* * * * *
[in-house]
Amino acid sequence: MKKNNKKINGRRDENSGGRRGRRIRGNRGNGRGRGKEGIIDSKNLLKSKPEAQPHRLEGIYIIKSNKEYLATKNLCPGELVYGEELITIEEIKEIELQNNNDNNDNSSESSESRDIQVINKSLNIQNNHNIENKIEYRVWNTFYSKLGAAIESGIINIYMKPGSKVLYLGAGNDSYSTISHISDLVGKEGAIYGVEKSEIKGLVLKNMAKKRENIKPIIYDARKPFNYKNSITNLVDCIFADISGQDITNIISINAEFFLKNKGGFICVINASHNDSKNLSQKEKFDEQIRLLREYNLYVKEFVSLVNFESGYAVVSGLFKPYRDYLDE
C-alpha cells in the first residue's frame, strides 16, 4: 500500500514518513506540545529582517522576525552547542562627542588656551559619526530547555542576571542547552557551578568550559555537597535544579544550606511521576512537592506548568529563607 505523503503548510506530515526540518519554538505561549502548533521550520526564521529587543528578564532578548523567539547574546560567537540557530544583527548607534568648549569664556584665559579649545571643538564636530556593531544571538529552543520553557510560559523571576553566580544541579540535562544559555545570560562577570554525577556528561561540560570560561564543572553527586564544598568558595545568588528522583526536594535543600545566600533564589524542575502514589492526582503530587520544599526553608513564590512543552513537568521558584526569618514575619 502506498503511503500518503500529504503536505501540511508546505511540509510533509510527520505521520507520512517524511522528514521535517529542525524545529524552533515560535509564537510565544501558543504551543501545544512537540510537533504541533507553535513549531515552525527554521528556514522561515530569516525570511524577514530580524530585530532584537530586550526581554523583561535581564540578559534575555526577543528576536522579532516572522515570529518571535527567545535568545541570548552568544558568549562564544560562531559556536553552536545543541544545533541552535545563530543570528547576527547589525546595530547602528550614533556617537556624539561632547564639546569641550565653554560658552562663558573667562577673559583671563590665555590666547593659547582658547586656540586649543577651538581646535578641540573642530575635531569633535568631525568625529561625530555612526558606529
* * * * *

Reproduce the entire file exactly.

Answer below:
[in-house]
Amino acid sequence: MKKNNKKINGRRDENSGGRRGRRIRGNRGNGRGRGKEGIIDSKNLLKSKPEAQPHRLEGIYIIKSNKEYLATKNLCPGELVYGEELITIEEIKEIELQNNNDNNDNSSESSESRDIQVINKSLNIQNNHNIENKIEYRVWNTFYSKLGAAIESGIINIYMKPGSKVLYLGAGNDSYSTISHISDLVGKEGAIYGVEKSEIKGLVLKNMAKKRENIKPIIYDARKPFNYKNSITNLVDCIFADISGQDITNIISINAEFFLKNKGGFICVINASHNDSKNLSQKEKFDEQIRLLREYNLYVKEFVSLVNFESGYAVVSGLFKPYRDYLDE
C-alpha cells in the first residue's frame, strides 16, 4: 500500500514518513506540545529582517522576525552547542562627542588656551559619526530547555542576571542547552557551578568550559555537597535544579544550606511521576512537592506548568529563607 505523503503548510506530515526540518519554538505561549502548533521550520526564521529587543528578564532578548523567539547574546560567537540557530544583527548607534568648549569664556584665559579649545571643538564636530556593531544571538529552543520553557510560559523571576553566580544541579540535562544559555545570560562577570554525577556528561561540560570560561564543572553527586564544598568558595545568588528522583526536594535543600545566600533564589524542575502514589492526582503530587520544599526553608513564590512543552513537568521558584526569618514575619 502506498503511503500518503500529504503536505501540511508546505511540509510533509510527520505521520507520512517524511522528514521535517529542525524545529524552533515560535509564537510565544501558543504551543501545544512537540510537533504541533507553535513549531515552525527554521528556514522561515530569516525570511524577514530580524530585530532584537530586550526581554523583561535581564540578559534575555526577543528576536522579532516572522515570529518571535527567545535568545541570548552568544558568549562564544560562531559556536553552536545543541544545533541552535545563530543570528547576527547589525546595530547602528550614533556617537556624539561632547564639546569641550565653554560658552562663558573667562577673559583671563590665555590666547593659547582658547586656540586649543577651538581646535578641540573642530575635531569633535568631525568625529561625530555612526558606529